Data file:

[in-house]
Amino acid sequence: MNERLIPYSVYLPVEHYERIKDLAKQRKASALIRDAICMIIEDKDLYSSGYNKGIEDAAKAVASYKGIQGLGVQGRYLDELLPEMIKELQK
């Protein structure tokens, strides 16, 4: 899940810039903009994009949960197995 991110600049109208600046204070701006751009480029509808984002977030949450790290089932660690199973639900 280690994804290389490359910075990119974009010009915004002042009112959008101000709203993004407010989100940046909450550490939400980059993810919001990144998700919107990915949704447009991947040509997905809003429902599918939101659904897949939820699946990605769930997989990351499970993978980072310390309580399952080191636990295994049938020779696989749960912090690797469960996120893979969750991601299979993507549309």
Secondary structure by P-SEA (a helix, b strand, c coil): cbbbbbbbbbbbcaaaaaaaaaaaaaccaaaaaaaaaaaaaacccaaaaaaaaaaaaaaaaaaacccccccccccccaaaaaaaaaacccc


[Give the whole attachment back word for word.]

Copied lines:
[in-house]
Amino acid sequence: MNERLIPYSVYLPVEHYERIKDLAKQRKASALIRDAICMIIEDKDLYSSGYNKGIEDAAKAVASYKGIQGLGVQGRYLDELLPEMIKELQK
């Protein structure tokens, strides 16, 4: 899940810039903009994009949960197995 991110600049109208600046204070701006751009480029509808984002977030949450790290089932660690199973639900 280690994804290389490359910075990119974009010009915004002042009112959008101000709203993004407010989100940046909450550490939400980059993810919001990144998700919107990915949704447009991947040509997905809003429902599918939101659904897949939820699946990605769930997989990351499970993978980072310390309580399952080191636990295994049938020779696989749960912090690797469960996120893979969750991601299979993507549309």
Secondary structure by P-SEA (a helix, b strand, c coil): cbbbbbbbbbbbcaaaaaaaaaaaaaccaaaaaaaaaaaaaacccaaaaaaaaaaaaaaaaaaacccccccccccccaaaaaaaaaacccc